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Thursday, August 23, 2007

White Water Walk at Niagara Falls

Stroll along a boardwalk at the very edge of one of the world's wildest stretches of whitewater!

At White Water Walk, we took an elevator down 230 feet, then walked along a tunnel that is 240 feet long. The Boardwalk beside the rapids is 305 metres (1,000 feet or ΒΌ mile) and stairs lead to two observation areas at the edge of the River.

Rivers are rated on a scale of 1 to 6 in eastern North America, and 1 to 10 in western North America. The Colorado River is the benchmark for white-water, where some sections are Class 5 and 6 and the flow is 60,000cfs.
**This was about the only part of our trip where I wished we had a leash on Reagan...pretty scarry!**
The water travels at different speeds along the length of the Niagara River. South of the Falls where the river is wide and slow, the maximum speed is about 40 km/h. Near the brink of the Falls, a speed of 109 km/h has been recorded. As the water travels through the Whirlpool Rapids at White Water Walk, it is traveling at about 48km/hr or 30mph, creating the Whirlpool Rapids - "Class 6 white-water rapids".

You probably can't see it but in this picture of the boys, there is a man and woman on the American side "enjoying" the water. This not only is very dangerous but against the law as well! We asked about this later of one of the employees at the attraction. He said that it happens alot. There used to be formal walking trais to get down to the bottom of the gorge years ago. These have since been abandoned due to unstable and shifting ground. People still find their way down. We were told the penalty is a minimum of one week in jail. Nice way to spend a vacation.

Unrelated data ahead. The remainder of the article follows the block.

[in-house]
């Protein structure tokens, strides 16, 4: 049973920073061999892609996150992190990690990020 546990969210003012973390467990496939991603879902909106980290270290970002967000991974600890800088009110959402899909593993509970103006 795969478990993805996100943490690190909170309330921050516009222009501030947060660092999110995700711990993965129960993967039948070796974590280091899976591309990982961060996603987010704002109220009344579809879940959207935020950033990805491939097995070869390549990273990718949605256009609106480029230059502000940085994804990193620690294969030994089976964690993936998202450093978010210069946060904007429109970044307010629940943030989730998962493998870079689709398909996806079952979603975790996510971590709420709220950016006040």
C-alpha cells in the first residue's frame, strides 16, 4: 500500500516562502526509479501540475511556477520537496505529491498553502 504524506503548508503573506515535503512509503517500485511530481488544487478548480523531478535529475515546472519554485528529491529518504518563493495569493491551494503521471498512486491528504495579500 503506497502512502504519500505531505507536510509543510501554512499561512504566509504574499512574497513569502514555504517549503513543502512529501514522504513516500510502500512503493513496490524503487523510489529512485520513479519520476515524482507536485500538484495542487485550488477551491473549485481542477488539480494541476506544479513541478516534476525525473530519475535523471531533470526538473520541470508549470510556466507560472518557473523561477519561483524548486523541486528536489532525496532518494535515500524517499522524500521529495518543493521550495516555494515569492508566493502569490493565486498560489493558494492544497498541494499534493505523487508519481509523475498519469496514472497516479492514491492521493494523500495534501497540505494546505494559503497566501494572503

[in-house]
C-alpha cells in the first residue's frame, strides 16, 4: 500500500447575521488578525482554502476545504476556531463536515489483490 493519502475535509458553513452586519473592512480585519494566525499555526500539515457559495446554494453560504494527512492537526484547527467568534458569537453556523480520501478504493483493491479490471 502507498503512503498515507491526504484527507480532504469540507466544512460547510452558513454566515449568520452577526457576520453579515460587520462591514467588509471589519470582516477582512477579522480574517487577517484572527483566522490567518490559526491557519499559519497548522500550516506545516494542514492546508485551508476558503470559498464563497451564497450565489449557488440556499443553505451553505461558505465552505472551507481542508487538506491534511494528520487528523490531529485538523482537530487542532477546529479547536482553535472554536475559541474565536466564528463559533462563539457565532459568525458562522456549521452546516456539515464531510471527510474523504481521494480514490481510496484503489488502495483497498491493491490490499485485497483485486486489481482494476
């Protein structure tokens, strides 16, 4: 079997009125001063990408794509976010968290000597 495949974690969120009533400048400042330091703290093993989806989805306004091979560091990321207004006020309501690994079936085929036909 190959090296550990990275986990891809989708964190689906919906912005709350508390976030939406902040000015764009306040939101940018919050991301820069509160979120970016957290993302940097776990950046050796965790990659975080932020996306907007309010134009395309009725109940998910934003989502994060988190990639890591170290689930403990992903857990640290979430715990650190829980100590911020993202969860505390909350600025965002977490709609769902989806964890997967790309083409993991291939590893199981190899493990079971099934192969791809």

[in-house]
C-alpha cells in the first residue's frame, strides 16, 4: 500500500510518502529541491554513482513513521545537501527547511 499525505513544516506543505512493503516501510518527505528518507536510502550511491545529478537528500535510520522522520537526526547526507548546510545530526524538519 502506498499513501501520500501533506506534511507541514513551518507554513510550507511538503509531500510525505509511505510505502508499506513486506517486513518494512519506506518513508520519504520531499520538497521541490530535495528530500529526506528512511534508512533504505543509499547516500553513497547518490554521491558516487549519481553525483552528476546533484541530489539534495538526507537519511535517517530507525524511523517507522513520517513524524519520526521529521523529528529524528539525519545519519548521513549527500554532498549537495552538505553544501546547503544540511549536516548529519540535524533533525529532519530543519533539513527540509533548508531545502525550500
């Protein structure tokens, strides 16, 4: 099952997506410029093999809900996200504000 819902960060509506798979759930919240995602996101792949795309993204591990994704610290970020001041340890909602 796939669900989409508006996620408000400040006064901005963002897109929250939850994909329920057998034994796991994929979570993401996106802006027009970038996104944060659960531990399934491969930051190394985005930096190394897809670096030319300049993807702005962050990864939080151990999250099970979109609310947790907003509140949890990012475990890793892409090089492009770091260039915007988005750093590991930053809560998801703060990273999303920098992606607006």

The White Water Walk features a photo gallery that reviews the stunters and daredevils from years past that tried to conquer Niagara's dangerous whitewater rapids.

For a short history of the White Water Walk and the rapids:

At this point on the boardwalk, there was this large rock with a perfect round hole in the center. We don't know why it had a hole or how / who formed it...we, just like everyone else, tried throwing coins in it. I think Devin was actually weighing the consequences of trying to go down there and getting rich. After about .87 cents in efforts, I, the Daddy, threw a coin in the hole.


At 7:20 AM, Blogger RCO Banks said...

I saw that path but thought "no way, I don't want to get that close to the falls". Those rapids are massively strong.


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